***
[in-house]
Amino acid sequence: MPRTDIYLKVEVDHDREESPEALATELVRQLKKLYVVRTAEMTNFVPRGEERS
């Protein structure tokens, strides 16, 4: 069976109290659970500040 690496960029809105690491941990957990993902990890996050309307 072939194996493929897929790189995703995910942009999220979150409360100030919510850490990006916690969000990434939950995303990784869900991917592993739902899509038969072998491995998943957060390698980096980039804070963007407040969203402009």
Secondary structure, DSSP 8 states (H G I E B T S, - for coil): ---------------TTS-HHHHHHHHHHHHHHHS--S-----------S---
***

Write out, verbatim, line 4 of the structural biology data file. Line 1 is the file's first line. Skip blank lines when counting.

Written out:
Secondary structure, DSSP 8 states (H G I E B T S, - for coil): ---------------TTS-HHHHHHHHHHHHHHHS--S-----------S---